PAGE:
Roach (and one feels that growing up with this surname certainly was instrumental in developing the author's sense of humor) introduces the reader chapter by chapter to the entire digestive tract of the human body, soup to nuts, as it were, beginning with the relationship between scent and flavor/taste and ending with the excreta, with diverting stops in between for saliva, the art of chewing, and stomach acid, among other things. Her style is to jump right in and get involved with her research, whether that means sampling the muktuk (uncooked narwhal skin) offered by her Inuit hosts ("exquisite") or bearing the moderate discomfort involved in viewing her own appendix or ileocecal valve through modern surgical techniques.

Here's one sample of her trademark humor that doesn't involve any ick-factors: "Animals' taste systems are specialized for the niche they occupy in the environment...This includes the animal known as us. As hunters and foragers of the dry savannah, our earliest forebears evolved a taste for important but scarce nutrients: salt and high-energy fats and sugars. On the African veldt, unlike at the American food court, fats, sugar, and salt were not easy to come by. That, in a nutshell, explains the widespread popularity of junk food. And wide spreads in general."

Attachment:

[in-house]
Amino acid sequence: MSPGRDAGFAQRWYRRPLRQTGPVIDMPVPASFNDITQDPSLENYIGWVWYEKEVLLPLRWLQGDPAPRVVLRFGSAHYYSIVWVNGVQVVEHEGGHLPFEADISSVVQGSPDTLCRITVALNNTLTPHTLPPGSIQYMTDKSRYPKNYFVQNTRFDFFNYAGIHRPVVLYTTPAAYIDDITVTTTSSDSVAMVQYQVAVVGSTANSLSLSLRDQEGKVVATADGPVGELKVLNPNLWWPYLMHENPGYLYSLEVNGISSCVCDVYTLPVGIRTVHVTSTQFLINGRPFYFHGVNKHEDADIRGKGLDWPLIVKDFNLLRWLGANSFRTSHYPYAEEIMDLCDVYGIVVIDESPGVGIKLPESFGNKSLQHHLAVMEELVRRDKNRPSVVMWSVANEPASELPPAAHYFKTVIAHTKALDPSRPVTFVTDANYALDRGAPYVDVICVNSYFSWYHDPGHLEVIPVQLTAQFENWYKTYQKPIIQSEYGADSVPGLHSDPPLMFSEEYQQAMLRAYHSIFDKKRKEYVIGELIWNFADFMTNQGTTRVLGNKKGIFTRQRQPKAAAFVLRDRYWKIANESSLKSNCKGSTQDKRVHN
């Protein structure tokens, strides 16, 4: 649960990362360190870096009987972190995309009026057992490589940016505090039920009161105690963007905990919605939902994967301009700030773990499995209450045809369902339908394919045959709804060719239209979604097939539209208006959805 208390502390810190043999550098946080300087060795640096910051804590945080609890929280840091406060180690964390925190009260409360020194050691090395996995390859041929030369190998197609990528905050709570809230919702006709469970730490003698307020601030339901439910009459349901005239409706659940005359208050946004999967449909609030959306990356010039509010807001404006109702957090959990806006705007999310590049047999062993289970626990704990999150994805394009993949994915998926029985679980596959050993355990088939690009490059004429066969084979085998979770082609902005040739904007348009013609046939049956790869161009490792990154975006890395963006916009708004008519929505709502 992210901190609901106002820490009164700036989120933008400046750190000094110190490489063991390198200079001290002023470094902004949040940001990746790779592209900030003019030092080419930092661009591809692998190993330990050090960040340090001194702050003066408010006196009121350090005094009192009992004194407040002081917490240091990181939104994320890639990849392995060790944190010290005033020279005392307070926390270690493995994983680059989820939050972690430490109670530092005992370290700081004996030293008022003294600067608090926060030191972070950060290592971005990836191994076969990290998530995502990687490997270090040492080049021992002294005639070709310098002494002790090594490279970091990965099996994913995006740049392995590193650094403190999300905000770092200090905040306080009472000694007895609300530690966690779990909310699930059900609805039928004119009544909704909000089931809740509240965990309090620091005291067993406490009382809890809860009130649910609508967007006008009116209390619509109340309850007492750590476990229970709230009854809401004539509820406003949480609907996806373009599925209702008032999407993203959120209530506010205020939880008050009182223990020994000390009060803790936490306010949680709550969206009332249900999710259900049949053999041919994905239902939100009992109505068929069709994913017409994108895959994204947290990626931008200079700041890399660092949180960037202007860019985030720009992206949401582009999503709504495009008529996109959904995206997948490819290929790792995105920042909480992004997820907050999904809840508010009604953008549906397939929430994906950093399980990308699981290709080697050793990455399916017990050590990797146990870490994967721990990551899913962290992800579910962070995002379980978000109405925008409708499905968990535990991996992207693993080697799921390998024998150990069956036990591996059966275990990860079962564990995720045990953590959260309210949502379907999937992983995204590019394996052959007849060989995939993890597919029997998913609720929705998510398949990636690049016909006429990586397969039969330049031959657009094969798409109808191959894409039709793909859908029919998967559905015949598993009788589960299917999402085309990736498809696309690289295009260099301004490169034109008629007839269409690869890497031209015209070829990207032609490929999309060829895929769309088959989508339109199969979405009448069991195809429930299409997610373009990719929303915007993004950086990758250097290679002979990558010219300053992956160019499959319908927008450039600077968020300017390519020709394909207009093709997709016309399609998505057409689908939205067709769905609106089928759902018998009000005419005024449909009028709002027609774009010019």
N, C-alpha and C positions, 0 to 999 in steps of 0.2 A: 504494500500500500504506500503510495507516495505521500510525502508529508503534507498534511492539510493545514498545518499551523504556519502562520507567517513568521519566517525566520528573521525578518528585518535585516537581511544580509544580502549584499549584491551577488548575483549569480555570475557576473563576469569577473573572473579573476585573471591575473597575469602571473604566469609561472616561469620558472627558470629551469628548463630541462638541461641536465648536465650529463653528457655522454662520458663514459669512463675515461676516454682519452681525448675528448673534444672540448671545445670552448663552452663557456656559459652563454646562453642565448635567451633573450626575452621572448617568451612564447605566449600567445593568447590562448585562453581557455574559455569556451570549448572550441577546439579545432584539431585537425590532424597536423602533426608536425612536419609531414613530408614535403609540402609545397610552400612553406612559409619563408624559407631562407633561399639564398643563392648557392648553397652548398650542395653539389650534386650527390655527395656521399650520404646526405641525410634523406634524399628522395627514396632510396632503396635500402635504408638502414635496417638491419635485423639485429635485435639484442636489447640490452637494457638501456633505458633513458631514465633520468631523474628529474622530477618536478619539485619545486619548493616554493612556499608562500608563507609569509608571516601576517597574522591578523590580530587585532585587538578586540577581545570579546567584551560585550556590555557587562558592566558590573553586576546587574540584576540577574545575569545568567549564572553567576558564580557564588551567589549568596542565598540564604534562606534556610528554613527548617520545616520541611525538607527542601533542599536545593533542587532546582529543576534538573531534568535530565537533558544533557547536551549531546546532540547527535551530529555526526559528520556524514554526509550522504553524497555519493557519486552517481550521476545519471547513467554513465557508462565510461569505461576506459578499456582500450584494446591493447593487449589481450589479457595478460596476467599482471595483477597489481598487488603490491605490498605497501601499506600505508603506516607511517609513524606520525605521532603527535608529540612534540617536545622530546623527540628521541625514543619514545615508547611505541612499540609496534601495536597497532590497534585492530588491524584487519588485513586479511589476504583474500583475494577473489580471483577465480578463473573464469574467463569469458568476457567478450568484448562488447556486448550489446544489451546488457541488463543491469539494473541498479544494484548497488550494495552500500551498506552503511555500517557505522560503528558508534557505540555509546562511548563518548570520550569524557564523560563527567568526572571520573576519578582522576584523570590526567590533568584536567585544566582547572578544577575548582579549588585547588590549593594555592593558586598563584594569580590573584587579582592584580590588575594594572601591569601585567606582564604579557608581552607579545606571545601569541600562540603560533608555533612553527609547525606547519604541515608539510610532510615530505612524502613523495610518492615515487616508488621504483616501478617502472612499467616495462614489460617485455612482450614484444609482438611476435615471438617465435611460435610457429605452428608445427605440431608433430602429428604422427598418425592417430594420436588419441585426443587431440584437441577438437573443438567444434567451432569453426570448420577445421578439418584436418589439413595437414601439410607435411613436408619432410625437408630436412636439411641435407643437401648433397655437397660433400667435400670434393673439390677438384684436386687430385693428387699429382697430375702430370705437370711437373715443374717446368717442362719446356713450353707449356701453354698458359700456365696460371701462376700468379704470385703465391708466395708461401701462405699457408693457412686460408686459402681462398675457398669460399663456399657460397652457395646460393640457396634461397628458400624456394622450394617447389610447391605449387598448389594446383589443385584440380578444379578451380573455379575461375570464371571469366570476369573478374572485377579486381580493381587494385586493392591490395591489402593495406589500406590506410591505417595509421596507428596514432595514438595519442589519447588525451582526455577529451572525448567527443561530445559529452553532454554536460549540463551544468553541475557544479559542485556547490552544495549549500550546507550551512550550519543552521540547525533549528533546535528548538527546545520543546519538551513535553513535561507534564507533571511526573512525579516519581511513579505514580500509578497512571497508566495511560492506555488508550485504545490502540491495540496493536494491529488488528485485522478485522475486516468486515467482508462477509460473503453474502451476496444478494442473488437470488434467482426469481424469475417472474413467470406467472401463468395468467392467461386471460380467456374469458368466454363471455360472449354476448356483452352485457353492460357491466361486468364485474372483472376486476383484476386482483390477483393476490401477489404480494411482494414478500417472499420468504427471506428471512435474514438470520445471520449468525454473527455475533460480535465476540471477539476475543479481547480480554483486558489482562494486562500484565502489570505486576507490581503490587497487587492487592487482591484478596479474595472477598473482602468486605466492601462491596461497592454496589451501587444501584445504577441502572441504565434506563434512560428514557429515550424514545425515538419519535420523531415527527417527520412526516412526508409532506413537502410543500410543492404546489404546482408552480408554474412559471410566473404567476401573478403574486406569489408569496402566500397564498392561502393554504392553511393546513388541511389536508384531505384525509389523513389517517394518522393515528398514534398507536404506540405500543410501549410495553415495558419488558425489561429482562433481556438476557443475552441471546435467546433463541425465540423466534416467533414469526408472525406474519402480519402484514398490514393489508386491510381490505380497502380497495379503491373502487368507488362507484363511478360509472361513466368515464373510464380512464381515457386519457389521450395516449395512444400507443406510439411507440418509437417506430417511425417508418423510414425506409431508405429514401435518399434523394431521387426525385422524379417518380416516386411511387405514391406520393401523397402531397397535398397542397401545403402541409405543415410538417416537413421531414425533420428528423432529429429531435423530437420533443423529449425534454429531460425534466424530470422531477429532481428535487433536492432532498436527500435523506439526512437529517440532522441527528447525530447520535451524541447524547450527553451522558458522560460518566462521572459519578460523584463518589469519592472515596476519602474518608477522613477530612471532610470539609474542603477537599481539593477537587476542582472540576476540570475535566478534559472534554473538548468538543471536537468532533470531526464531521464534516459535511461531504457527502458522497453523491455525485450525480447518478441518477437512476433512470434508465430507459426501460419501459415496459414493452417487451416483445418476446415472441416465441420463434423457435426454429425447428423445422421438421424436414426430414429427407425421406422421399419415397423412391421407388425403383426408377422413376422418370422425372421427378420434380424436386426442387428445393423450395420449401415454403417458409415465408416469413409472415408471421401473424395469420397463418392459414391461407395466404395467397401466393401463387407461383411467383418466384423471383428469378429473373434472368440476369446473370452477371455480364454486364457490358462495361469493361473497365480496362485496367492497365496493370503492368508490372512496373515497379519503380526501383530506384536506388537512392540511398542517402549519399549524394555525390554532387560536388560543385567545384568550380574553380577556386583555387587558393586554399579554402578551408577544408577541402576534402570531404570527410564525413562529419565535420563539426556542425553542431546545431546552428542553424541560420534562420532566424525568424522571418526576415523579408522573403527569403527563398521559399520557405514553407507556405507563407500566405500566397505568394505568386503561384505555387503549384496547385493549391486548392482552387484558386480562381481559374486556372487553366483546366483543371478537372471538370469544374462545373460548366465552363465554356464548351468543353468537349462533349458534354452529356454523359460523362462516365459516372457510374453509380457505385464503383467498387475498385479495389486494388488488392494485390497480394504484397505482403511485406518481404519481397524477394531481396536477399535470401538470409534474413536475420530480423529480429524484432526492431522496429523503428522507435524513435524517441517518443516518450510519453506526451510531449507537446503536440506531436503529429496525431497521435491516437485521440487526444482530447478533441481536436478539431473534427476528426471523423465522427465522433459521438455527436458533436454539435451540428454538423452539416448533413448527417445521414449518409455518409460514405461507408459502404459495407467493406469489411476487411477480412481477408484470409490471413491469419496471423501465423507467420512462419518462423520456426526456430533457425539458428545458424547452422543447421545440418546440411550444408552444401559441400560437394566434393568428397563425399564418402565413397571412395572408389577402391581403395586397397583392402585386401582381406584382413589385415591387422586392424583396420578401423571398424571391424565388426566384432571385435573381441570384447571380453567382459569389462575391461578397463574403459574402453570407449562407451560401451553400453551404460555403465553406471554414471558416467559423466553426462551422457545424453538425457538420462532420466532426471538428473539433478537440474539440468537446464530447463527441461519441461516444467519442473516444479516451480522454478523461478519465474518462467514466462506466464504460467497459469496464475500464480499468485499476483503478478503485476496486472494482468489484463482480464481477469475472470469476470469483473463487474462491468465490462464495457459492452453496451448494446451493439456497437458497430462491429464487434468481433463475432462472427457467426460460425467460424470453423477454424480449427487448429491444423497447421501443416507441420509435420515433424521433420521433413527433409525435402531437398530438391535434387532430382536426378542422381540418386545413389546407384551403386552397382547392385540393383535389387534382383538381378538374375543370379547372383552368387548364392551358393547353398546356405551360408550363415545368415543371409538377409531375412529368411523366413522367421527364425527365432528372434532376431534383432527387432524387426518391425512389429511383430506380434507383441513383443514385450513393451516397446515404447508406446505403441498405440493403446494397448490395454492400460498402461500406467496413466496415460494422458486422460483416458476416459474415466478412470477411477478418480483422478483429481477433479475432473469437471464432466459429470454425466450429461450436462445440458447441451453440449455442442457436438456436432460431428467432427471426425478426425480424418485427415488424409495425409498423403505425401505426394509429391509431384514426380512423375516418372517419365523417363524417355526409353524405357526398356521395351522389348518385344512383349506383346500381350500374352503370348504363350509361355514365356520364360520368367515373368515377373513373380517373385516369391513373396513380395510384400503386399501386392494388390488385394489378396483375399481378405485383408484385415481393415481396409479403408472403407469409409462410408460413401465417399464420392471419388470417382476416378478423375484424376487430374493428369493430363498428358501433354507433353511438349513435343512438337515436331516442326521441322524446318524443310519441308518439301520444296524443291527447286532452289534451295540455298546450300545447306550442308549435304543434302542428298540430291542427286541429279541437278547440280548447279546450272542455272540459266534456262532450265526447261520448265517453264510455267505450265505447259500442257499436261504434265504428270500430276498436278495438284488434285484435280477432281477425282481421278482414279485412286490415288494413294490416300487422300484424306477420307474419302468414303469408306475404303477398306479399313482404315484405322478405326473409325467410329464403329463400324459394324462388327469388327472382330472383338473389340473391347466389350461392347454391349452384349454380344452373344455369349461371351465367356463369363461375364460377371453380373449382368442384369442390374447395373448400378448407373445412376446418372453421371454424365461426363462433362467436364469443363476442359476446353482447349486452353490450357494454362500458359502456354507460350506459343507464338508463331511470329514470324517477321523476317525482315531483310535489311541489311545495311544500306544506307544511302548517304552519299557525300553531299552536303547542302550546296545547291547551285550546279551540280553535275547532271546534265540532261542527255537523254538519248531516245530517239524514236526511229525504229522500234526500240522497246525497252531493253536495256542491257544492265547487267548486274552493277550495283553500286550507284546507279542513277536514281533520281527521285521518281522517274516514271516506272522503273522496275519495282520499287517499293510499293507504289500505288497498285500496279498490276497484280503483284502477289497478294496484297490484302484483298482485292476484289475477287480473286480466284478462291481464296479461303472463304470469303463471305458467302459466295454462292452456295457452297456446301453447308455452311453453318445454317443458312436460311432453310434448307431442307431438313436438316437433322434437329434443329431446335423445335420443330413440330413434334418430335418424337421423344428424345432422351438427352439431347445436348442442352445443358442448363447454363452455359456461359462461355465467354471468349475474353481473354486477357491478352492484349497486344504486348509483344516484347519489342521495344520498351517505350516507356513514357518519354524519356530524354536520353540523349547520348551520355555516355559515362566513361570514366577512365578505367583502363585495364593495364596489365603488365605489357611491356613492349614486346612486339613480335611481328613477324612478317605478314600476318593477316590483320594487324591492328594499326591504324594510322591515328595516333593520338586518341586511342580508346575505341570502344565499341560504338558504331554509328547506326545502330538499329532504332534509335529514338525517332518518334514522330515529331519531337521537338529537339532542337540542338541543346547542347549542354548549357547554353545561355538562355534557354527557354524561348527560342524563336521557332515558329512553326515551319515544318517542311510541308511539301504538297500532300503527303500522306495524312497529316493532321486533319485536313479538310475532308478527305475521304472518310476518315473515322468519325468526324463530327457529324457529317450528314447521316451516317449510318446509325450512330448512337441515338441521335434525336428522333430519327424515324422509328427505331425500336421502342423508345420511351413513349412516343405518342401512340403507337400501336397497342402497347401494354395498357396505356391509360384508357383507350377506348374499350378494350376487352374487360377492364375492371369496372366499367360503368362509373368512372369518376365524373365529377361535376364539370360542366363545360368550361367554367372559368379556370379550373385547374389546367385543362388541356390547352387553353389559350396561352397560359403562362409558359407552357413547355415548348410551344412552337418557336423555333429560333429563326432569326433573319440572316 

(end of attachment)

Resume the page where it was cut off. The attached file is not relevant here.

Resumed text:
This book is many things, but foremost it is fascinating, and that more than makes up for the occasionally off-putting sections that I don't recommend reading within an hour of eating.  Roach concludes, almost poetically, "Most of us pass our whole lives never once laying eyes on our organs, the most precious and amazing things we own. Until something goes wrong, we barely give them a thought. This seems strange to me. How is that we find Christina Aguilera more interesting than the inside of our own bodies? It is, of course, possible that I seem strange. You may be thinking, Wow, that Mary Roach has her head up her ass. To which I say: Only briefly, and with the utmost respect."

NB: I read an advance readers copy of this book provide to me at my request from my sales rep.  This book is published by W. W. Norton. 

19 August 2013

Book Review (in brief): The Rathbones by Janice Clark

Boy, howdy, but I am having a dickens of a time making myself sit down and write book book reviews.  I took a bit of a book review hiatus when writing up my travel experiences earlier this summer and now it's like pulling teeth to get me to write one. Time to get back in the saddle and stop grousing!